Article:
Generational Differences in the Workplace: Careers Aren’t What They Used to Be

Topic(s): strategic HR, work environment
Publication: Journal of Managerial Psychology
Article: How have careers changed? An investigation of changing career patterns across four generations
Authors: S.T. Lyons, L. Schweitzer, E.S.W. Ng
Reviewed by: Lia Engelsted

With the plethora of stories in the media about generational differences in the workplace, a new study provides evidence about what these generational changes may mean for employers. Given the demise of the traditional career path, employees’ career patterns have shifted over time. The current study (Lyons, Schweitzer, & Ng, 2015) analyzed data from the four generations currently in the workforce to provide a greater understanding of shifting career patterns, and how different generations are handling some of the changes that modern employees experience.


Over the 21st century, the labor market shifted from the traditional linear upward career progression within a single organization to more non-traditional arrangements. In the new age, employers no longer provide the stability and job security that they once did, and the current workforce is not as loyal to their employers, changing not only employers but occupations and career paths as well. Additionally, say the authors, careers are affected by downsizing and growing disruptions to work-life balance. As part of the new career perspective, workers today are shifting career paths dynamically, sometimes moving upward, laterally, and even downward. With the advancement of technology and globalization, organizations are becoming “flatter” and they require increased flexibility in the changing economy.

Career mobility includes all of the changes in job, organization, and occupation, as well as status changes. Using new measures to precisely examine career mobility, the authors analyzed a sample of 2,555 professionals in the Mature (born prior to 1946); Baby Boomer (1946-1964); Generation X (1965-1979) and Millennial (1980 or later) generations.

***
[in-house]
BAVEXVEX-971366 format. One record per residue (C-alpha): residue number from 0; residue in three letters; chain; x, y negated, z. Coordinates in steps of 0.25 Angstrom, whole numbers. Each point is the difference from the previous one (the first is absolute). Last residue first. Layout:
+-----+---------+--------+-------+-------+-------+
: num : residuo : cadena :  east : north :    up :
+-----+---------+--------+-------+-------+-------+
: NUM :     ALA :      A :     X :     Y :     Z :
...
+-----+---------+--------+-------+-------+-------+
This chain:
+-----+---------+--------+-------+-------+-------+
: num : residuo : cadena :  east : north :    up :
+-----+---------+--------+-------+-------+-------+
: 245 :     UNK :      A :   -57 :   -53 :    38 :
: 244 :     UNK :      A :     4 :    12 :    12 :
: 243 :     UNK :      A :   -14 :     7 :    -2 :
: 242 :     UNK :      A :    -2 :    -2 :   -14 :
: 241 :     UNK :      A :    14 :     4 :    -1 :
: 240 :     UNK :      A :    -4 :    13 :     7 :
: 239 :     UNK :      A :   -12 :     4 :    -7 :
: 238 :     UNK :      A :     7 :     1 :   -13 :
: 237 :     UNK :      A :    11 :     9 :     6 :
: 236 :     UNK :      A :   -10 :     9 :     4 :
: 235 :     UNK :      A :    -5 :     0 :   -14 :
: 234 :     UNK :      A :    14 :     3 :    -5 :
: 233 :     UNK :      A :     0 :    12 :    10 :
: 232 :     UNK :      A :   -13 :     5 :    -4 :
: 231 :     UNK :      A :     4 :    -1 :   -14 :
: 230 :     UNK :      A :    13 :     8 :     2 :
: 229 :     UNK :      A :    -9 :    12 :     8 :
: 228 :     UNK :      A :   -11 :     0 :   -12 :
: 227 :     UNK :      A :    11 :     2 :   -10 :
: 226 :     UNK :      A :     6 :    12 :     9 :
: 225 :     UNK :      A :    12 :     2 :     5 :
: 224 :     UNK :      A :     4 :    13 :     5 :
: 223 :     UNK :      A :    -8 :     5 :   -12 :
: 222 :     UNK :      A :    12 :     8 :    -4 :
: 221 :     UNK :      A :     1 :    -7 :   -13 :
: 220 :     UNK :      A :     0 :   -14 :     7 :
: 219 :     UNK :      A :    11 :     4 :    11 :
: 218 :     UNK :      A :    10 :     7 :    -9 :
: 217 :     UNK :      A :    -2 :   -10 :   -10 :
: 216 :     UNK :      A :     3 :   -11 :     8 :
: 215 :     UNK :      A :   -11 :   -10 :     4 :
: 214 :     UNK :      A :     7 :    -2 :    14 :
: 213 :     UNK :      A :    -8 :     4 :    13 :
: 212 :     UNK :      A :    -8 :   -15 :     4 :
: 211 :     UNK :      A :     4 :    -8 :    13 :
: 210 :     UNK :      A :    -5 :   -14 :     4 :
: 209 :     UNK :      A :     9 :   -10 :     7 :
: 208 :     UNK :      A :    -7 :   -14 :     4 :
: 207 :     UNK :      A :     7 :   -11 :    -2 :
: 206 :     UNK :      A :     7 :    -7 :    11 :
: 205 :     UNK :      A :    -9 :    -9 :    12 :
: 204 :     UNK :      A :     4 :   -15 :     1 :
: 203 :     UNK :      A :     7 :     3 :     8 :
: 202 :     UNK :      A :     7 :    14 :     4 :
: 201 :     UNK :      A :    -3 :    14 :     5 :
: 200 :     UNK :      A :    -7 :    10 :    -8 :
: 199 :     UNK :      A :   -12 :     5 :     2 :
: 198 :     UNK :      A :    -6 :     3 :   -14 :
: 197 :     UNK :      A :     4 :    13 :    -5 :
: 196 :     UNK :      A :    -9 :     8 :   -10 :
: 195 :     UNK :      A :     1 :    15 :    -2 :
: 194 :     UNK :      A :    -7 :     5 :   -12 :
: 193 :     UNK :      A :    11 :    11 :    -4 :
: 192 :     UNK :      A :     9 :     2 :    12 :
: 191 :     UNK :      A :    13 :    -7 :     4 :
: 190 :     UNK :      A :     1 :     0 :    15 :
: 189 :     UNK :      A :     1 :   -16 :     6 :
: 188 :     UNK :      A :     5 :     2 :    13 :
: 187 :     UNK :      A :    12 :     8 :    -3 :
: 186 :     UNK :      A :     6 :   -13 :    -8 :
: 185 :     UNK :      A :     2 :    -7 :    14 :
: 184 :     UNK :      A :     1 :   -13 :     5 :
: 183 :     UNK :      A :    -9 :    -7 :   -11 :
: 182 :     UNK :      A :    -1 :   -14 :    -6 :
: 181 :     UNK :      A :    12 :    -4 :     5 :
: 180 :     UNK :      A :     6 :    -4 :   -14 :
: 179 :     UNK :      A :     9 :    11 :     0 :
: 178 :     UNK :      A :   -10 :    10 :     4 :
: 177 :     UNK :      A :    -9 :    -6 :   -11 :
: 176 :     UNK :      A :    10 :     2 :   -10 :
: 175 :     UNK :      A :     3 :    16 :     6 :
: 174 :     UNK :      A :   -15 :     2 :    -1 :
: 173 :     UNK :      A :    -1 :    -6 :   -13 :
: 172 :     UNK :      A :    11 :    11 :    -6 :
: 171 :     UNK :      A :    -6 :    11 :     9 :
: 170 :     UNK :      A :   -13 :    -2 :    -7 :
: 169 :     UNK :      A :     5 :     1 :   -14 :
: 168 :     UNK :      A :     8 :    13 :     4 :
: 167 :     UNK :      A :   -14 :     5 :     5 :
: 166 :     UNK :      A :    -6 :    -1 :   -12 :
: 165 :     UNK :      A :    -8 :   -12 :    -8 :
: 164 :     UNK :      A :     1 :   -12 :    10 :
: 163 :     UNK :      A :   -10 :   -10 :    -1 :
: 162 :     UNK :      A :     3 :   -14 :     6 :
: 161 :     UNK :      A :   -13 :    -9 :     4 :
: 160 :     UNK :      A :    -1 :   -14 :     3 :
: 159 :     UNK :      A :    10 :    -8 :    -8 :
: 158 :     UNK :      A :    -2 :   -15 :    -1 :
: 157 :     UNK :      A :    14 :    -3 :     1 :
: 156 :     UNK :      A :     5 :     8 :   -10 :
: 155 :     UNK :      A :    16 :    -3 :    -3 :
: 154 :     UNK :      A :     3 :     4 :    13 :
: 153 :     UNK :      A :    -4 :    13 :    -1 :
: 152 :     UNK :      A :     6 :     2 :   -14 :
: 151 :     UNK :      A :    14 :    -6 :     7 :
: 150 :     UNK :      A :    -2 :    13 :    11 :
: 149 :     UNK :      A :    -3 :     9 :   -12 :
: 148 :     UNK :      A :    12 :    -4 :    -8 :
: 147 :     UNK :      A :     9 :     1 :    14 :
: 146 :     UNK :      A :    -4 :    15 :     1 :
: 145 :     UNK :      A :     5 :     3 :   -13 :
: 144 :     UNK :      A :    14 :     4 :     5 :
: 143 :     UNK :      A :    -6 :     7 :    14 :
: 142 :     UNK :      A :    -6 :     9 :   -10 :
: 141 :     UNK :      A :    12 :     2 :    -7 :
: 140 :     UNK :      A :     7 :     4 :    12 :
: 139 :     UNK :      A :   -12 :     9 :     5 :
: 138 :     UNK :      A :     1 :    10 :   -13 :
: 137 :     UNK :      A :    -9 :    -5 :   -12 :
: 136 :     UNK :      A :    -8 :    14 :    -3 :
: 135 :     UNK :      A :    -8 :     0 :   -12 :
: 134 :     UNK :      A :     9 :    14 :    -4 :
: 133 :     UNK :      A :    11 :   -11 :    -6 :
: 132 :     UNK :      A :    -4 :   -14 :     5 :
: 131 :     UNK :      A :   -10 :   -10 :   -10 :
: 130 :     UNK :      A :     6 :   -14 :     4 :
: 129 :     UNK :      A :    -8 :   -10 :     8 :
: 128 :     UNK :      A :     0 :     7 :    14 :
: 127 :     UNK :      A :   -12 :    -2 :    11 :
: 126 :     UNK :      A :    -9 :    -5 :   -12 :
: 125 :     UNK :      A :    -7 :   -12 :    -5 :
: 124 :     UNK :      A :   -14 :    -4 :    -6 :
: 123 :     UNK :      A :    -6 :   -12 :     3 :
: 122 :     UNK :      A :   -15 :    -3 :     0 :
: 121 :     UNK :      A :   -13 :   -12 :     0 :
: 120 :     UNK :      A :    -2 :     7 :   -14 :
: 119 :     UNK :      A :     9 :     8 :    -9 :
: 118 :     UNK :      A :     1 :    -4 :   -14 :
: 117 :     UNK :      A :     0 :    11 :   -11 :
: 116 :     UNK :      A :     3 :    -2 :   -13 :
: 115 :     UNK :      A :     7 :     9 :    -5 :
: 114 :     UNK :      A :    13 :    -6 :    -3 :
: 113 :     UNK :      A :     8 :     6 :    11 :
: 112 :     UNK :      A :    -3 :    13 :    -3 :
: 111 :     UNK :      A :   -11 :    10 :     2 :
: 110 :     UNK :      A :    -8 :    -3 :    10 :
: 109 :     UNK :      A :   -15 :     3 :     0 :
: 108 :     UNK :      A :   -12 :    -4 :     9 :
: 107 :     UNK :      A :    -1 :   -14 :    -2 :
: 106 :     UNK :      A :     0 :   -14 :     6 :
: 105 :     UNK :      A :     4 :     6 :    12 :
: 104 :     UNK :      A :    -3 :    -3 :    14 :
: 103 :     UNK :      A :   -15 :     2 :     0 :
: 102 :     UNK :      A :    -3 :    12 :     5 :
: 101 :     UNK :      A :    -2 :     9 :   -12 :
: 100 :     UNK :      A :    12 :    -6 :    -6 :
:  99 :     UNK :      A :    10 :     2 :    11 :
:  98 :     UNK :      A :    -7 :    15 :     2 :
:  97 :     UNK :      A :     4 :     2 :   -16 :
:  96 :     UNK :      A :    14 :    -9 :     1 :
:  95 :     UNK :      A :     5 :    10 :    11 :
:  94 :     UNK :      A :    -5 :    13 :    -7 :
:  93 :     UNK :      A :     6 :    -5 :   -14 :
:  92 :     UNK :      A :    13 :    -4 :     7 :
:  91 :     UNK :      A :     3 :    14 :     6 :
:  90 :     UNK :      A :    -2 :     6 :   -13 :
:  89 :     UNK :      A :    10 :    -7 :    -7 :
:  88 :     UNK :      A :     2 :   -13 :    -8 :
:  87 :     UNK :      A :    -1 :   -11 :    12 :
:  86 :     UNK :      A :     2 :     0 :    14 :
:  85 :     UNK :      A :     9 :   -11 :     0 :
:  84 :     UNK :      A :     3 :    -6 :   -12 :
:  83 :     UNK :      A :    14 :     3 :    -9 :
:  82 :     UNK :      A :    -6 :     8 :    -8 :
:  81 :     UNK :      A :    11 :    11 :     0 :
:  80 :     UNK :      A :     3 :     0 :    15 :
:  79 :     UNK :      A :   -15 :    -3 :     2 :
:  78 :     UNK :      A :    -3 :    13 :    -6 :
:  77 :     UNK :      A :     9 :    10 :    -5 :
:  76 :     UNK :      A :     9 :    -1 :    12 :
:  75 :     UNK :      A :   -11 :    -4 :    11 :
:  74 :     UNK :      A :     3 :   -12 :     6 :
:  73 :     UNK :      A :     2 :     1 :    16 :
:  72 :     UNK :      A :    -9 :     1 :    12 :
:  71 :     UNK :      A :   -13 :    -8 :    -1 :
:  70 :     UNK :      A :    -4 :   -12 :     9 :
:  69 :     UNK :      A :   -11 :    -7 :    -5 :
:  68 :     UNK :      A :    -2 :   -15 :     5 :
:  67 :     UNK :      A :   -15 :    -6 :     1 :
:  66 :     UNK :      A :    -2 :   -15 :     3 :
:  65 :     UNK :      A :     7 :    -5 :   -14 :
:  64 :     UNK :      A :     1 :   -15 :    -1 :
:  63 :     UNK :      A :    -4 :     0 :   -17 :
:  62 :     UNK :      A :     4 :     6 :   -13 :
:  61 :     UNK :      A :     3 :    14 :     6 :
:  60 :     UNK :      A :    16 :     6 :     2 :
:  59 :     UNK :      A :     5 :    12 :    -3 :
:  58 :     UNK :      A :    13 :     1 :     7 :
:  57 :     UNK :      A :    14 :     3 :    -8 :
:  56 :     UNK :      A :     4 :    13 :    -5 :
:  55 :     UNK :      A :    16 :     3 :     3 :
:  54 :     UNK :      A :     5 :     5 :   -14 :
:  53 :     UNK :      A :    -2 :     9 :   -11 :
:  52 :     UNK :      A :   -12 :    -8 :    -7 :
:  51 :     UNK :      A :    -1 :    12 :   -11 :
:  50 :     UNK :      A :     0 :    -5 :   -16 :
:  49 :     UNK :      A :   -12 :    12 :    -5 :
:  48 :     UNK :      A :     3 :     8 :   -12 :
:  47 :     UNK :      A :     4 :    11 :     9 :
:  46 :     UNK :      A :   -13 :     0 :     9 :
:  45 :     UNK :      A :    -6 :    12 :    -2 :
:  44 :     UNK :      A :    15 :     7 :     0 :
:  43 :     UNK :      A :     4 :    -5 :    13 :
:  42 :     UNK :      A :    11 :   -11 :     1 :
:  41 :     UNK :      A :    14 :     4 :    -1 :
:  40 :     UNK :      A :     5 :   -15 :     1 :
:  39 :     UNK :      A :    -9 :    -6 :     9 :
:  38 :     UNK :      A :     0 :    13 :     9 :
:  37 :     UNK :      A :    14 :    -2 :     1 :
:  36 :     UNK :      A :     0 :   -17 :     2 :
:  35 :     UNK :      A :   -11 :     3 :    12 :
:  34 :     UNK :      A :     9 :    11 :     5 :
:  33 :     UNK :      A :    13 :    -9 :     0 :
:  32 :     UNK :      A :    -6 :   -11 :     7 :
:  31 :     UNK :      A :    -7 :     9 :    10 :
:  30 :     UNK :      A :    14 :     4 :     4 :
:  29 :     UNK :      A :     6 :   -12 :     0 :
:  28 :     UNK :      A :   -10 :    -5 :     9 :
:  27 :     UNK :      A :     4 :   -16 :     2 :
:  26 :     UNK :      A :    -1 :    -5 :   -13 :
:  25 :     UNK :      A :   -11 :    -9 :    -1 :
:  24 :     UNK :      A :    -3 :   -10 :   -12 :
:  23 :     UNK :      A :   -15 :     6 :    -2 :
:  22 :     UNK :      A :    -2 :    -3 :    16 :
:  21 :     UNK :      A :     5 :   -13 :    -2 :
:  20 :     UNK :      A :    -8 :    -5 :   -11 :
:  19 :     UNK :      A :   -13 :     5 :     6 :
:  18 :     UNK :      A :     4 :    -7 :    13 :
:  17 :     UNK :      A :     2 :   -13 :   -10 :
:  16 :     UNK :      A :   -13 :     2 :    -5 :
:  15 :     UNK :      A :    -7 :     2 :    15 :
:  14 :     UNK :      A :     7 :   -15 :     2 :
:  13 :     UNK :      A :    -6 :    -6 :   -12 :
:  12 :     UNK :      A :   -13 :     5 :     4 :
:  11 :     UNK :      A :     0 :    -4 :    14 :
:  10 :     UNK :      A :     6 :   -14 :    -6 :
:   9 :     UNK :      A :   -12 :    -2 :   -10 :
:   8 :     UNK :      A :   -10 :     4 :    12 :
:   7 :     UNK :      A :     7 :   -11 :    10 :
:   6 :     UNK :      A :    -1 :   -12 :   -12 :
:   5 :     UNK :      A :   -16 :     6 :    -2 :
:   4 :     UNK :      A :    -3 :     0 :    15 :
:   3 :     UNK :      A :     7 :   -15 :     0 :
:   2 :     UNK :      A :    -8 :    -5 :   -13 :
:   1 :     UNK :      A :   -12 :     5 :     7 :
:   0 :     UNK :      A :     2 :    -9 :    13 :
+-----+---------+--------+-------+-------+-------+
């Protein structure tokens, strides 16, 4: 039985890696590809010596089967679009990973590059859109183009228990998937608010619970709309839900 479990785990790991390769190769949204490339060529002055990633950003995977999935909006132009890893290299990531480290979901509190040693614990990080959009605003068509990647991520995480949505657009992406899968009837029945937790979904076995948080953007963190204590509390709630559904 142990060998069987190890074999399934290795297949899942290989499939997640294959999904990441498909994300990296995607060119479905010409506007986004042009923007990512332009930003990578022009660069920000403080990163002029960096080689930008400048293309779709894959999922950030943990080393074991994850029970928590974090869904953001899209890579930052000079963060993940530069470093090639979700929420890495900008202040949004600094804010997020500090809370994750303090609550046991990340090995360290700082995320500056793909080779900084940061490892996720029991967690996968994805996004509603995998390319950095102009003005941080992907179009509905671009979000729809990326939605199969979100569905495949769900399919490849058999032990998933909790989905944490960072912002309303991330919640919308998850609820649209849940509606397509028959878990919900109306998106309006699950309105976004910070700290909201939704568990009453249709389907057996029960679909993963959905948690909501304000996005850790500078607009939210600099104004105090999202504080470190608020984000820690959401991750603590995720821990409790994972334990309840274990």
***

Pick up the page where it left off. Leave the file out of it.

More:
Past research did not typically consider that several different generations of employees may be in the workforce at one time. In order to examine generational differences in the workplace, researchers must account for the varying career and life stages of the different generations in the workforce. The authors provide evidence of the social changes that each generation experienced to have an effect on their career patterns. For example, the Mature generation (born before 1946) was a smaller cohort that benefited from economic growth. With promotions available, individuals from this generation built their legacies based on tenure and upward progression within a single organization.


As hypothesized, the authors found a trend of increased career mobility for each successive generation. Millennials had that the highest level of job and organizational mobility: they were twice as likely to change jobs and organizations as generation-Xers, three times as likely as the Boomers, and 4.5 times as likely as the Matures. Generation X had the next highest rate of job changes per year followed by Baby Boomers. The authors theorize that due to technology, globalization, and the need to respond to shifts in the economy, organizations are requiring that workers adapt and be flexible to change jobs.

While the rate of job mobility within an organization increased over the generations, the rate at which people leave organizations to take new jobs did not change much from generation to generation (with the Baby Boomers changing employers slightly more than other generations). In addition, the need for traditional career progression is still strong, with successive generations still desiring upward mobility within organizations.


The authors provide the following advice for human resource strategy:

  • To combat the high job mobility, provide short term benefits to attract and retain employees.
  • To appeal to the younger generations, provide shorter career milestones to appeal to their desire to progress quickly.
  • If upward mobility is not possible, provide opportunities such as job rotation, rehiring of former employees, or partnering with other organizations to appeal to employees’ pursuit of individualistic goals.

This advice will better prepare organizations to adapt and succeed in the ever-changing world of work.